Animal activists may have hindered company float
17 September 2005

THE New York stock exchange appears to be the latest institution to bow to pressure from animal rights groups. Last week it was due to float Life Sciences Research, the US-based parent company of Huntingdon Life Sciences in Cambridgeshire, UK, but it postponed the flotation just 45 minutes before trading began.

Ray Pellicchia, a spokesman on corporate issues for the NYSE, declined to comment on reports that the decision was due to pressure from animal rights groups. He also says he has no idea when LSR will be floated.

But Richard Michaelson, chief financial officer for LSR, says that when company executives were told of the postponement the cause was clear. "We got the impression that the concern for them [the NYSE] is the animal rights issue," he told New Scientist.

Staff at Huntingdon Life Sciences know only too well what animal rights extremists can do: in 2002 they moved much of their lab work to East Millstone, New Jersey, after years of harassment. But this is the first time anyone can remember the NYSE being cowed by activism.

James Inhofe, the Republican senator for Oklahoma, wrote to the NYSE and expressed his disbelief. "I trust the NYSE will duly consider the potentially disastrous precedent of a decision not to list LSR," he wrote.

Halted listing pulls NYSE into eco-terror inquiry
By James Doran

The New York Stock Exchange has been drawn into a United States Government inquiry into eco-terrorism, after the market postponed listing shares in Huntingdon Life Sciences, the research company, which is under attack from extremists because of its links to animal experimentation.

The Senate Committee on Environment and Public Works has launched an investigation into Stop Huntingdon Animal Cruelty (SHAC), the activist organisation that has waged several animal rights campaigns in Britain, including a high-profile crusade against Huntingdon.

The committee will hold its first hearing on the group next month, which is expected to focus on the recent decision by the NYSE to delay a listing of Huntingdon’s shares.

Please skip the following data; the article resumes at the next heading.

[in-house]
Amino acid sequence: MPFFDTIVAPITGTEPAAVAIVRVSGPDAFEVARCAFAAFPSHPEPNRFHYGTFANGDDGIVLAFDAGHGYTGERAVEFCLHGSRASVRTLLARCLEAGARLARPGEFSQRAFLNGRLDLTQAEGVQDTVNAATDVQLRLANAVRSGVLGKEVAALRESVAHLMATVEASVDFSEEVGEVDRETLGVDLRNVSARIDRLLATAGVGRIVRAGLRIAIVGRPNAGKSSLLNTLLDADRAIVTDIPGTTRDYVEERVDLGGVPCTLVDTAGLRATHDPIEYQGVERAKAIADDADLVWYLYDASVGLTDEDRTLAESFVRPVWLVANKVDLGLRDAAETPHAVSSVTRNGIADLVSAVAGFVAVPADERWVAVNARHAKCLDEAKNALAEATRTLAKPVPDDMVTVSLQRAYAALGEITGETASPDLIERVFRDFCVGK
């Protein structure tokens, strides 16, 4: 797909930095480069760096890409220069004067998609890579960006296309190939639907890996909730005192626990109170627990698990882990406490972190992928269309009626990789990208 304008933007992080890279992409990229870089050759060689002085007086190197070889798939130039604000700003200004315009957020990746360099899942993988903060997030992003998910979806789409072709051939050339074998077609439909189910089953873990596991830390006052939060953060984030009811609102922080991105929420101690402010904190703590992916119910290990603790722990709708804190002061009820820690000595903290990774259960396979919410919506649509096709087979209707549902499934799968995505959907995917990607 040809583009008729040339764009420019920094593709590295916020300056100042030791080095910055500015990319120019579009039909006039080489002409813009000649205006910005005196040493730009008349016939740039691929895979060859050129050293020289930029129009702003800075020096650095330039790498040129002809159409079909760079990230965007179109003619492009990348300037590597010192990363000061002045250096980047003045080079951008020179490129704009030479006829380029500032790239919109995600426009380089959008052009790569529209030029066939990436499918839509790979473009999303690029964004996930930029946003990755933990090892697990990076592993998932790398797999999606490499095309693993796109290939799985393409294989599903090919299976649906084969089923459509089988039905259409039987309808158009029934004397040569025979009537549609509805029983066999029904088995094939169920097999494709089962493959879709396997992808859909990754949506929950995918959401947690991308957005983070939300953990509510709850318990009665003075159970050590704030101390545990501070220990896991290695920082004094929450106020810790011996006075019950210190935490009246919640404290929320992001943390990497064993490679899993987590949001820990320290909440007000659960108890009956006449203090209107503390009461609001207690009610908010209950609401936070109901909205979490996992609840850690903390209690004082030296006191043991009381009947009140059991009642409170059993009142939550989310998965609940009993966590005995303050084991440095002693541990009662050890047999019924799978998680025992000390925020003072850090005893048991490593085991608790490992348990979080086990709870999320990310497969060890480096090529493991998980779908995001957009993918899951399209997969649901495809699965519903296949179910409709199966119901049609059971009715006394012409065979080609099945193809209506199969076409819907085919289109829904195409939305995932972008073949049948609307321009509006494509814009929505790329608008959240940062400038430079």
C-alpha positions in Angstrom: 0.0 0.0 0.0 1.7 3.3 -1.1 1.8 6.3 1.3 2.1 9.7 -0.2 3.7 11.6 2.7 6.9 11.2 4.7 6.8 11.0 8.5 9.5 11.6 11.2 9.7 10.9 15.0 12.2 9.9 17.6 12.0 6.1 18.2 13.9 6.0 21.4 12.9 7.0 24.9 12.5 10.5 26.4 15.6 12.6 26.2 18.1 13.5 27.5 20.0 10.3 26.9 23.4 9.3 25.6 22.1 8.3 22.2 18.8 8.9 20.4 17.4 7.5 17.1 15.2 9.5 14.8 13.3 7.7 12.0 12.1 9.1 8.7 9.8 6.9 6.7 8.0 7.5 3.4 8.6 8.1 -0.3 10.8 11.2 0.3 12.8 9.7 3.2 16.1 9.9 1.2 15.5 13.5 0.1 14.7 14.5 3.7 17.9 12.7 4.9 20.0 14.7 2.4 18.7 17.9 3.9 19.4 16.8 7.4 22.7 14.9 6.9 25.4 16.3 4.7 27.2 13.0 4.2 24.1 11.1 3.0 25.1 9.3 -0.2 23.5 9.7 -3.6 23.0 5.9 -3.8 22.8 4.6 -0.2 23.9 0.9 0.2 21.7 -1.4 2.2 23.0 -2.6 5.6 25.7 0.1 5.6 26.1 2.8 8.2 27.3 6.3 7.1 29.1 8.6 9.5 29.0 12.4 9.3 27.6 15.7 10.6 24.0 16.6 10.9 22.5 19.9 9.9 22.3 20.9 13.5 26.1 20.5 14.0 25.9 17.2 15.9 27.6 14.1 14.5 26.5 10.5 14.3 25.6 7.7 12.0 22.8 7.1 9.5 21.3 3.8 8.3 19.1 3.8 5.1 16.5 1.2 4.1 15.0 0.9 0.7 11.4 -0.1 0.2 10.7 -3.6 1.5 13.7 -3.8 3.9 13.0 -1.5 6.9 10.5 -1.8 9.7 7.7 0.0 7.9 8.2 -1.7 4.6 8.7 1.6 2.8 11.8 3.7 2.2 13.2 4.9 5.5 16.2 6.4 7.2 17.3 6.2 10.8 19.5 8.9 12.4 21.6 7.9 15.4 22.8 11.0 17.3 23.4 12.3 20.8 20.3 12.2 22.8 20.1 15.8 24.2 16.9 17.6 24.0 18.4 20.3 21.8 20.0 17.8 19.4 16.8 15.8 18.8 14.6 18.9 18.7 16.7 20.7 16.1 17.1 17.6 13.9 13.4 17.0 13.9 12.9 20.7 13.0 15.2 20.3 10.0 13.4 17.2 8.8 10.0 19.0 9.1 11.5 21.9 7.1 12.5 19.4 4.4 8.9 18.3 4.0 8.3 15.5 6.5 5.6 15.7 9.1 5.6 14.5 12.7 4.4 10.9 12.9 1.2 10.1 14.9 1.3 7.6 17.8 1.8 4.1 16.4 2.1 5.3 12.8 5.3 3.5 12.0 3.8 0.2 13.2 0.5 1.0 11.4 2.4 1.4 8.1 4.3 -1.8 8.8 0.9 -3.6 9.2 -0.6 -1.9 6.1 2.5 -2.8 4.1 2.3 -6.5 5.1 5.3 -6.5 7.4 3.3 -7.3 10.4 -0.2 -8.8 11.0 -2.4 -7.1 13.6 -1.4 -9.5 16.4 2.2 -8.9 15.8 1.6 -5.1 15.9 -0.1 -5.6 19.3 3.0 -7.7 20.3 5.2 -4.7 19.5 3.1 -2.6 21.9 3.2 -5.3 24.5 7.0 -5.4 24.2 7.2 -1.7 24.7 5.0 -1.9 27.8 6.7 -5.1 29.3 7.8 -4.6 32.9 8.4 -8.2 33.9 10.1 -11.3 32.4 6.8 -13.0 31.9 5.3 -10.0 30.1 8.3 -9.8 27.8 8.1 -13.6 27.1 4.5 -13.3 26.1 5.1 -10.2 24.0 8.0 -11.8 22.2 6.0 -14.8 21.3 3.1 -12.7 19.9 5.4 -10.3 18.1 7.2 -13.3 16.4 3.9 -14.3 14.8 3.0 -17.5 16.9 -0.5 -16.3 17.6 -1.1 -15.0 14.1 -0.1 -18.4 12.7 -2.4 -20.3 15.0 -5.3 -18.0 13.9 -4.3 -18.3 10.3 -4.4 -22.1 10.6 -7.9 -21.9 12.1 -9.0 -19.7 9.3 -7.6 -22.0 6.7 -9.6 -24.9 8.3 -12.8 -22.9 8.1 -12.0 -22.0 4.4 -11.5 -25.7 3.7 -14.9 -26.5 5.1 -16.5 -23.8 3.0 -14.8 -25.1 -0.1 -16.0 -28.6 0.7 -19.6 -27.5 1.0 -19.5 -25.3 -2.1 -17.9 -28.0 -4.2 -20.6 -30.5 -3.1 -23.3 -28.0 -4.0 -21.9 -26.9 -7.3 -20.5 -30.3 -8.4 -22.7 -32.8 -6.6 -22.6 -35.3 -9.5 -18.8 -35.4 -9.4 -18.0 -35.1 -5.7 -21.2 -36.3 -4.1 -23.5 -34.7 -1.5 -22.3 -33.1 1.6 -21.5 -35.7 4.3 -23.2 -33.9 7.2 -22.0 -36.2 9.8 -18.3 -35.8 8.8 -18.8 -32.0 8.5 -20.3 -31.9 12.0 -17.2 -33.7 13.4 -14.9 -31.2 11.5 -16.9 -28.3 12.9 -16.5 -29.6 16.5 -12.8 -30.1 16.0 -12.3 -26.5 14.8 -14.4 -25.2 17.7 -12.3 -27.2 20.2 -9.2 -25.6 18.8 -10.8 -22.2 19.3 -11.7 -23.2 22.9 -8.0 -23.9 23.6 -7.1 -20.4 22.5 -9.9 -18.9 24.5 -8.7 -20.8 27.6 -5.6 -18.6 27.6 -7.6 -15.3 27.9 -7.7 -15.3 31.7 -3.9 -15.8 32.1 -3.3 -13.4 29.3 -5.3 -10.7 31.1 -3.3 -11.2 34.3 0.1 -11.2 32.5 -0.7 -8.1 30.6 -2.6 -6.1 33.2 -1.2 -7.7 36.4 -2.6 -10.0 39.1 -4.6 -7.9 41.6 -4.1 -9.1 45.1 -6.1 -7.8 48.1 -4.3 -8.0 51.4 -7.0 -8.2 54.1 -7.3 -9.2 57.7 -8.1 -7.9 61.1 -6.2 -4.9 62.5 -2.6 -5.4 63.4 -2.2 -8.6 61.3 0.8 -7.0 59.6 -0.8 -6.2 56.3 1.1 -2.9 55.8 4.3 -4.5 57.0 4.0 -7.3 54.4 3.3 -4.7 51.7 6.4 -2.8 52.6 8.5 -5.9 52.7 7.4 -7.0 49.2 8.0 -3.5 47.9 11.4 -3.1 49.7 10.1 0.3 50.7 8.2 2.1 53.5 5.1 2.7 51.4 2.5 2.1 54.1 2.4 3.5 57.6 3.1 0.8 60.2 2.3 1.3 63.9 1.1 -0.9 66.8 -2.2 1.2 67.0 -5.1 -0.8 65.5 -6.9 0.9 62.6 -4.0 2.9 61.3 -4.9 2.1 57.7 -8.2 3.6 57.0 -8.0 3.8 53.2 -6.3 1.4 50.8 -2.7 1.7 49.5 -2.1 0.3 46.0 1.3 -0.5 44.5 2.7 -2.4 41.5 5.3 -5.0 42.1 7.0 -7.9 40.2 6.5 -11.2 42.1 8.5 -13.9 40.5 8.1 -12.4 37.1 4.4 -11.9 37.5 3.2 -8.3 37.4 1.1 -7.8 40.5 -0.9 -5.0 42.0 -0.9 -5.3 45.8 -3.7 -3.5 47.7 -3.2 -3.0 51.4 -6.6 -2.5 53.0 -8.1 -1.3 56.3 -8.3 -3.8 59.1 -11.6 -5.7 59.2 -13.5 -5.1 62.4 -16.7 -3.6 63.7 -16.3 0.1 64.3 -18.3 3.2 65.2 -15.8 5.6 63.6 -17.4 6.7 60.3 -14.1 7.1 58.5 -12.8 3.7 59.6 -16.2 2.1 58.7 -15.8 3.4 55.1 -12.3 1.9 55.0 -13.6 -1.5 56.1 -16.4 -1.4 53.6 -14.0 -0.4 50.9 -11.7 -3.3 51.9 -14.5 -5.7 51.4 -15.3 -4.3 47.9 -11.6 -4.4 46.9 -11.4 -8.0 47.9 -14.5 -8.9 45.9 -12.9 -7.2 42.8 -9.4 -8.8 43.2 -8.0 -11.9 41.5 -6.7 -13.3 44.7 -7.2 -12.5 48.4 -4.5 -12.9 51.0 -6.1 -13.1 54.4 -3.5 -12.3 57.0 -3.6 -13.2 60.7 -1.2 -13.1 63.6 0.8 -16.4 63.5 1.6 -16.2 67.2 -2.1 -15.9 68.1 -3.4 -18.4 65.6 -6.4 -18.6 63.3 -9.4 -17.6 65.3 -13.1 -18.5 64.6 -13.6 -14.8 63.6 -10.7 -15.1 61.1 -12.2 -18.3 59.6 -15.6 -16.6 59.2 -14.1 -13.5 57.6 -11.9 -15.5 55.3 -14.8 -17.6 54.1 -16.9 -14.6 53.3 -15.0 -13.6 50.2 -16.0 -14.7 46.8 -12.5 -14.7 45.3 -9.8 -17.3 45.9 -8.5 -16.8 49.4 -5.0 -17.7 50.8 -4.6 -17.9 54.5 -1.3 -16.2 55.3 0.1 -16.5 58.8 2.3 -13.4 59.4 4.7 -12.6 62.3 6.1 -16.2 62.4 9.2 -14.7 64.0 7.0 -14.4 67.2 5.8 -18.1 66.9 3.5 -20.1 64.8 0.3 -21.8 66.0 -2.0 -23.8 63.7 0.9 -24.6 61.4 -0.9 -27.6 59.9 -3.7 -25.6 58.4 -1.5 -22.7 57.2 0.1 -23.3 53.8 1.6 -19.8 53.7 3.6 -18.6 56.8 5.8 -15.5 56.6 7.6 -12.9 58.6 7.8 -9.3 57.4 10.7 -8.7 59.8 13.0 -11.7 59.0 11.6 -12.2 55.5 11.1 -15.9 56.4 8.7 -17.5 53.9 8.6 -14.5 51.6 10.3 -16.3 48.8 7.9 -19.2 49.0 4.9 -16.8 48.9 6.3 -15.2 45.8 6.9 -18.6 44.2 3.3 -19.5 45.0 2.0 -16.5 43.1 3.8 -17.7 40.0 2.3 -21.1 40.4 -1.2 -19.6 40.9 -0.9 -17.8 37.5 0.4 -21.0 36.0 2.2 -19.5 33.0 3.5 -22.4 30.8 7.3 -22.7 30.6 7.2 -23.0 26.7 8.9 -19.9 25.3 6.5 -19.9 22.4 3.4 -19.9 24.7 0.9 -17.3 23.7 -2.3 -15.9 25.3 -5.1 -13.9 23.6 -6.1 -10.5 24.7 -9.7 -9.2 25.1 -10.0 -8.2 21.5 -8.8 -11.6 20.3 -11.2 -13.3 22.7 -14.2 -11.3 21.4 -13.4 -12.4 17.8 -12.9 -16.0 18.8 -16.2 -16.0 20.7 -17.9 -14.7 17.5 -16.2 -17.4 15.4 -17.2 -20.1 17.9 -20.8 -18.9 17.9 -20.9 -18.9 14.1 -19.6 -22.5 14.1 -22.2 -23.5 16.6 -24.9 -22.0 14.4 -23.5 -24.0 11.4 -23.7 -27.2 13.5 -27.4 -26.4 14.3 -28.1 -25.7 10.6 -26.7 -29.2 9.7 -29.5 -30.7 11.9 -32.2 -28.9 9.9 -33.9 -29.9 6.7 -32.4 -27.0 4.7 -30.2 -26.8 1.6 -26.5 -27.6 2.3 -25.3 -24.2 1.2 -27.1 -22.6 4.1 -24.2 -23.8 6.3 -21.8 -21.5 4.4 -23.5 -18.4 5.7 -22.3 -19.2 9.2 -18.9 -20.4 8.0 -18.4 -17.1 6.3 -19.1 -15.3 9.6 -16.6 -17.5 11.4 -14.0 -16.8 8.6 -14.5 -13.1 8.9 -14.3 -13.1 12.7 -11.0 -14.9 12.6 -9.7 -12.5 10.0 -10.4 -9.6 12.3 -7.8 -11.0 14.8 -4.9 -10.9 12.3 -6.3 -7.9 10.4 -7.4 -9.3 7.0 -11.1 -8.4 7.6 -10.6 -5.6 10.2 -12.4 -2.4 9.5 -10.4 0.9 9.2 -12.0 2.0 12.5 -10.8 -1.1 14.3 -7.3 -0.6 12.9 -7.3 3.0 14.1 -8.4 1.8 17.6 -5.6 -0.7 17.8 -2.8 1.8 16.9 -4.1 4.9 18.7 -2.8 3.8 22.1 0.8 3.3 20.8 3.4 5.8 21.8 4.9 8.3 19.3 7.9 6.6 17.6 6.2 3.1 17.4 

John Thain, the NYSE chief executive, and Catherine Kinney, its president, are expected to be asked to testify before the committee and to explain their reasons for not going ahead with the Huntingdon listing as scheduled.

"We will hold a hearing next month on SHAC and its tactics against Huntingdon Life Sciences," Bill Holbrook, a spokesman for the committee, said.

The committee launched a wider investigation into eco- terror in May by examining the activities of the Animal Liberation Front (ALF) and the Earth Liberation Front (ELF). The hearing in October will mark the first time that the committee has investigated the activities of SHAC — which aims to stop all companies from doing business with Huntingdon or trading in its shares in an attempt to force the drug-testing group out of business.

The NYSE has failed to explain why it pulled out of the listing at the last minute — a move that angered Huntingdon directors, who had gathered at the NYSE for a celebratory breakfast when the decision to stop their listing was announced by Ms Kinney.

Senator James Inhofe, of Oklahoma, chairman of the committee on the environment, wrote to Mr Thain and Ms Kinney two weeks ago to demand an explanation for the postponement. "It seems to me unimaginable that this country’s worldwide symbol of the integrity of the capital markets, the NYSE, would capitulate to threats, or even the mere threat of threats, from a single issue extremist group," he wrote. He added that the NYSE’s decision set a dangerous precedent.